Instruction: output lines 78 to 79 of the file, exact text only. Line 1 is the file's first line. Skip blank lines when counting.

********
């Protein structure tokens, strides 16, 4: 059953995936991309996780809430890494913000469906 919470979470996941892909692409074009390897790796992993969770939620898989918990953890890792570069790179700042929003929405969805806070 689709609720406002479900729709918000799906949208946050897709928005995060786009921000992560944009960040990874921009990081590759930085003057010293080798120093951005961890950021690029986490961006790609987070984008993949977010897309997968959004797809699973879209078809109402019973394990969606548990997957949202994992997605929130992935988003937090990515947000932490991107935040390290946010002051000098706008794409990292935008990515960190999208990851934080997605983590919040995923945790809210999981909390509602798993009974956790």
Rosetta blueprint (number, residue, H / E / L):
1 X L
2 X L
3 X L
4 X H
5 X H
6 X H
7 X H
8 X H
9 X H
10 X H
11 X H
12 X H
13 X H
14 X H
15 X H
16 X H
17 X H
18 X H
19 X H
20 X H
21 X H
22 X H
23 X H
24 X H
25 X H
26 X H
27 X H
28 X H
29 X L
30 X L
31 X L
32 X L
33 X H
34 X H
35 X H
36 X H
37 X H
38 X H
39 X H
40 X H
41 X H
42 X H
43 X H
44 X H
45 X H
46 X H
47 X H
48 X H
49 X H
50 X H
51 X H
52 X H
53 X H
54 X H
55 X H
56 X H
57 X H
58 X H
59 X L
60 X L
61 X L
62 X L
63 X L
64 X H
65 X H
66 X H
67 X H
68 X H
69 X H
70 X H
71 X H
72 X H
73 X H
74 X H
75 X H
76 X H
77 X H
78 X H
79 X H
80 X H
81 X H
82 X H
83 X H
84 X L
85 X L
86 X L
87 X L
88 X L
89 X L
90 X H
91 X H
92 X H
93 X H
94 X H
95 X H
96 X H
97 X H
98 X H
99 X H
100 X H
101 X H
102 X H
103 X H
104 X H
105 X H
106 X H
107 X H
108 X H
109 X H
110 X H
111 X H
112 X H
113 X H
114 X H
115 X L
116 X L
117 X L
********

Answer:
76 X H
77 X H